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Zechariah 12:3

3. And in that day will I make Jerusalem a burdensome stone for all people: all that burden themselves with it shall be cut in pieces, though all the people of the earth be gathered together against it.

3. Et erit in die illa, Ponam Ierusalem lapidem onerosum cunctis populis; quisque portabit concisione concidetur (vel, laceratione lacerabitur,) et congregabuntur contra eam omnes gentes terrae (sic autem resolvi debet oratio, Licet congregentur adversus eam cunctae gentes terrae.)

 

Zechariah adds here another metaphor, which is very apposite; for when the ungodly made war against the holy city, the object was not to reduce it only to subjection, or to impose a tribute or a tax, or simply to rule over it, — what then? to cut it off entirely and obliterate its name. Since then such a cruelty would instigate enemies to assail the holy city, the Prophet here interposes and declares that it would be to them a most burdensome stone. He thus compares the enemies of Jerusalem to a man who attempts to take up a stone when he is too weak to do so. He then injures his own strength; for when a man tries to do what is too much for him, he loosens some of his joints, or breaks his sinews. The Prophet then means, that though many nations conspired against Jerusalem, and made every effort to overthrow it, they should yet at length find it to be a weight far too heavy for them: they should therefore break or lacerate their own arms, for their sinews would be broken by over-exertion. 154154     Literally it is, —
   All her lifters, cut they shall be cut, or,
wounded they shall be wounded.

   The whole verse is as follows, —

   And it shall be in that day,
That I will make Jerusalem
A burdensome stone to all nations;
All her lifters, wounded they shall be wounded,
When gathered against her
Shall be all the people of the land.

    — Ed.
Some explain the last clause more frigidly, “In tearing he will be torn,” as when any one takes up a rough stone, he tears his own hands. But the Prophet, I have no doubt, meant to set forth something more serious; and each clause would thus correspond much better; for as we have said, the object of the ungodly was to remove Jerusalem, so as not to leave a stone upon a stone: but God declares here that it would be too heavy a burden, so that they would find their own strength broken in attempting inconsiderately to remove what could not be transferred from its own place.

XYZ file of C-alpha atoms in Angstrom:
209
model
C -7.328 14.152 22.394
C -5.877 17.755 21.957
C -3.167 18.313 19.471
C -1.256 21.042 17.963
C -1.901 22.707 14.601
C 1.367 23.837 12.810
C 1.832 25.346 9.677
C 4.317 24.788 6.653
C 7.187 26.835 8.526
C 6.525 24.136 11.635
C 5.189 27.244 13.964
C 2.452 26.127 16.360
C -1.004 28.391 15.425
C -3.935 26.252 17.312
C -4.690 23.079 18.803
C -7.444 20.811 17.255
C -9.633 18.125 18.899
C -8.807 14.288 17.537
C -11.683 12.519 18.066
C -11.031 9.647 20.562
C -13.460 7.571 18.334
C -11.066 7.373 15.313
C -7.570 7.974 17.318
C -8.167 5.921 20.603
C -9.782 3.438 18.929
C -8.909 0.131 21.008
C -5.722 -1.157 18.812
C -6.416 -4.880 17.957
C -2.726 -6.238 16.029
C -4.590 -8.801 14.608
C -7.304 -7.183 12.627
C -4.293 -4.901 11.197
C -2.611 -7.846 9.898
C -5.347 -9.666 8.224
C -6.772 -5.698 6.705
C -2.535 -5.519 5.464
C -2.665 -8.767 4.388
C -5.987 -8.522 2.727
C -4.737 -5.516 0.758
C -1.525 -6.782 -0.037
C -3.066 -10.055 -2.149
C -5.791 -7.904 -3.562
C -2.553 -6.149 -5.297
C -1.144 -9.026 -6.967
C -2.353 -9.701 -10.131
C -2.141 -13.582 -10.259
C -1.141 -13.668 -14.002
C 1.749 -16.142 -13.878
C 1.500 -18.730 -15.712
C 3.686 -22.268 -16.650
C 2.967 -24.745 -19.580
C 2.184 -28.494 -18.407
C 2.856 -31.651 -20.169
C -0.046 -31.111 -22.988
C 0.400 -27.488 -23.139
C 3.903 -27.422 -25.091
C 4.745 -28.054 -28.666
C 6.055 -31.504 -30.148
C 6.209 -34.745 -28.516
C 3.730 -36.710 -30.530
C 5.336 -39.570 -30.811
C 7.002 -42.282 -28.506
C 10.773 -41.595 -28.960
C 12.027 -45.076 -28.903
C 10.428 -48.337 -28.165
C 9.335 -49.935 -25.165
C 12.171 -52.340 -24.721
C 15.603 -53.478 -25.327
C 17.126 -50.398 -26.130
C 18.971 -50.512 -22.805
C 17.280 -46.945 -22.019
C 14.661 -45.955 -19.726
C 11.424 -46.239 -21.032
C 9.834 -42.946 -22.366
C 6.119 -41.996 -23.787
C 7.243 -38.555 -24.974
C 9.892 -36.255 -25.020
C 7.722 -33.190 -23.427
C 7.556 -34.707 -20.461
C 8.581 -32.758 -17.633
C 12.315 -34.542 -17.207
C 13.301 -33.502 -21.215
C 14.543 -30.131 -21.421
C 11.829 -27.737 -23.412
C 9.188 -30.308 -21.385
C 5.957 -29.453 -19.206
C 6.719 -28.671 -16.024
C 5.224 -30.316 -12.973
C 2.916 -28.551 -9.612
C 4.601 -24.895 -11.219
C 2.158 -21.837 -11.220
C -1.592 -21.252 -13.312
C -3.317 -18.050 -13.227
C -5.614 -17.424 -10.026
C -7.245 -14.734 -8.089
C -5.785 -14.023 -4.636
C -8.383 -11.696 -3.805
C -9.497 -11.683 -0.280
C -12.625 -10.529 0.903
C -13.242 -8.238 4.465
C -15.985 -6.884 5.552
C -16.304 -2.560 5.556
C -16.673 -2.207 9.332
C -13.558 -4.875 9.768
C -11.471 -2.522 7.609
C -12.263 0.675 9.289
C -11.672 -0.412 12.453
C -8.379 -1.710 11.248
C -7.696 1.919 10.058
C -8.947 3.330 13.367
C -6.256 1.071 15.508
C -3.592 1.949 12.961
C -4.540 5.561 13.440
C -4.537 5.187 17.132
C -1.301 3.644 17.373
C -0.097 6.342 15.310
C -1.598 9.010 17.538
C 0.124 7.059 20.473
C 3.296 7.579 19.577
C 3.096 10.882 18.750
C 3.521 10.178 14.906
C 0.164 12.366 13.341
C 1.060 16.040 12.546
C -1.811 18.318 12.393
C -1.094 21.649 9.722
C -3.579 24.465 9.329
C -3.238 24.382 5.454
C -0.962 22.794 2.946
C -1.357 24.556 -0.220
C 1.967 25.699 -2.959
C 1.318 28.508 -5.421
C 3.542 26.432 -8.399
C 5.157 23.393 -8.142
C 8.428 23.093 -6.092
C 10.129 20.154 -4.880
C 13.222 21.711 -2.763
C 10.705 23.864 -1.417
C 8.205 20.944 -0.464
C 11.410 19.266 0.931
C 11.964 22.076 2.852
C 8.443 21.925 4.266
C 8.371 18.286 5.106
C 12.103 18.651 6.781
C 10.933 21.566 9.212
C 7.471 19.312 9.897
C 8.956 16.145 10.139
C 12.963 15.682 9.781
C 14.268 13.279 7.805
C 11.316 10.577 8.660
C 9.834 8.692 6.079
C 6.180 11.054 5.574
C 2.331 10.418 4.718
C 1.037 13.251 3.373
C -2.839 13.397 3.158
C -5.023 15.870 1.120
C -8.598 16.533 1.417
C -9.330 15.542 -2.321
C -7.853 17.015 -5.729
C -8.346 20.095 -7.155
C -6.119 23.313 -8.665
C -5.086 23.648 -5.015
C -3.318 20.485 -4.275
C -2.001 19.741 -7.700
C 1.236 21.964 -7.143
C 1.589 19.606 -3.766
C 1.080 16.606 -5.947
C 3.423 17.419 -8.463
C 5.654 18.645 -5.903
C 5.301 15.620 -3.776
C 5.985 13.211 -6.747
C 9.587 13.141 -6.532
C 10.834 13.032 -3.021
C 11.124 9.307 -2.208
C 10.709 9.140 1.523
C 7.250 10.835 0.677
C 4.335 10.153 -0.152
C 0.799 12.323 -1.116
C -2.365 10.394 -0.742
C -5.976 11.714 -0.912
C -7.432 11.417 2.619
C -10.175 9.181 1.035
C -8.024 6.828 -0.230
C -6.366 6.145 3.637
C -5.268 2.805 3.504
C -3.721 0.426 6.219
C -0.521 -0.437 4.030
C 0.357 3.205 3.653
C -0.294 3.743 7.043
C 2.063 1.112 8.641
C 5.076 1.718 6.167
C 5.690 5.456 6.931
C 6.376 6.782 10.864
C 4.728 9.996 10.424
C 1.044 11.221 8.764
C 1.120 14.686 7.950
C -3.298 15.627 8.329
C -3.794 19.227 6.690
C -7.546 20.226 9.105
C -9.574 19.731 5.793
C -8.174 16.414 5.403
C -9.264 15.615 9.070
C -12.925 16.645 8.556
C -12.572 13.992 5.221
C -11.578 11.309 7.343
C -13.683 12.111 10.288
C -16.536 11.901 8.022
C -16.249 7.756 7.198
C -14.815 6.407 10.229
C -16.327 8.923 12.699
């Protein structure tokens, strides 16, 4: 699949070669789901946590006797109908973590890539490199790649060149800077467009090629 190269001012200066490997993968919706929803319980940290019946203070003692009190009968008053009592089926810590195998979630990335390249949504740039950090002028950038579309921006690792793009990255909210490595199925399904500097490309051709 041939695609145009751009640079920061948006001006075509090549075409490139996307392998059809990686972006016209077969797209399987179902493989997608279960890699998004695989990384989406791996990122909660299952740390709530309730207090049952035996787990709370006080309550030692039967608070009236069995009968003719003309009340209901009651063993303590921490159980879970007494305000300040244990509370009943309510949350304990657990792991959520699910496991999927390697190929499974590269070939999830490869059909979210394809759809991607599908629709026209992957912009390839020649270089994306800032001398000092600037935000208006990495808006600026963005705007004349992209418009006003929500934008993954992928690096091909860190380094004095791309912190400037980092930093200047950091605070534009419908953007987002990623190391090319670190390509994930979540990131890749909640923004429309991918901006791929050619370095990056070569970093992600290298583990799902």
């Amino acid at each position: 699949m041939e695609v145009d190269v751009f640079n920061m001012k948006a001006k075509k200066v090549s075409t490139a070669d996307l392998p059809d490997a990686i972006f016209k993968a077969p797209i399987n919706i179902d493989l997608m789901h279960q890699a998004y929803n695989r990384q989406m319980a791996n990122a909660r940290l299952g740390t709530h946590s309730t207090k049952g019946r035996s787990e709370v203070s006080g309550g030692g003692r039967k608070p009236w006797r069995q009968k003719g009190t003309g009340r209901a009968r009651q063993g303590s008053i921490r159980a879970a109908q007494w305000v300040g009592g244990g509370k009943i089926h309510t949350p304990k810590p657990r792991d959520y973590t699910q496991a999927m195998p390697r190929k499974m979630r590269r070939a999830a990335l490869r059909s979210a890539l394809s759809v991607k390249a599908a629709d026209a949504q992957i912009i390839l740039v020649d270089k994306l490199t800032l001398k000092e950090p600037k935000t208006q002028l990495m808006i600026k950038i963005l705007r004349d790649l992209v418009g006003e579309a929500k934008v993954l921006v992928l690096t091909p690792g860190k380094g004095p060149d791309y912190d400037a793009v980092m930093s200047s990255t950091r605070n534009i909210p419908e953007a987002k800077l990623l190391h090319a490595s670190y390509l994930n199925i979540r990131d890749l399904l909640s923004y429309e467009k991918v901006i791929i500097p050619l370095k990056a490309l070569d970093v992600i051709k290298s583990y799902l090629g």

Now the reason for this prophecy is, because God was the founder of Jerusalem, as it is said,

“Its foundations are in the holy mountains, love does the Lord the gates of Sion,”
(Psalm 87:1,2;)

and again it is said,

“Jehovah in the midst of her, she shall not be moved.”
(Psalm 46:5.)

We must also remember what we have observed in the last verse: for though the heavens are in continual motion, they yet retain their positions, and do not fall into disorder; but were the heavens and the earth blended together, still Jerusalem, founded by God’s hand and exempt from the common lot of men, and whose condition was peculiar, would remain firm and unchangeable. We hence see why the Prophet says, that there would be no other issue to the ungodly, while attempting to overthrow Jerusalem, than to wound and tear themselves.

He then adds, And assemble against them shall all nations. This, as we have said, was added in order to show, that though enemies flocked together from every quarter, God would yet be superior to them. This clause then contains an amplification, to encourage the faithful to continue in their hope with invincible constancy, though they saw themselves surrounded by hosts of enemies. It afterwards follows —


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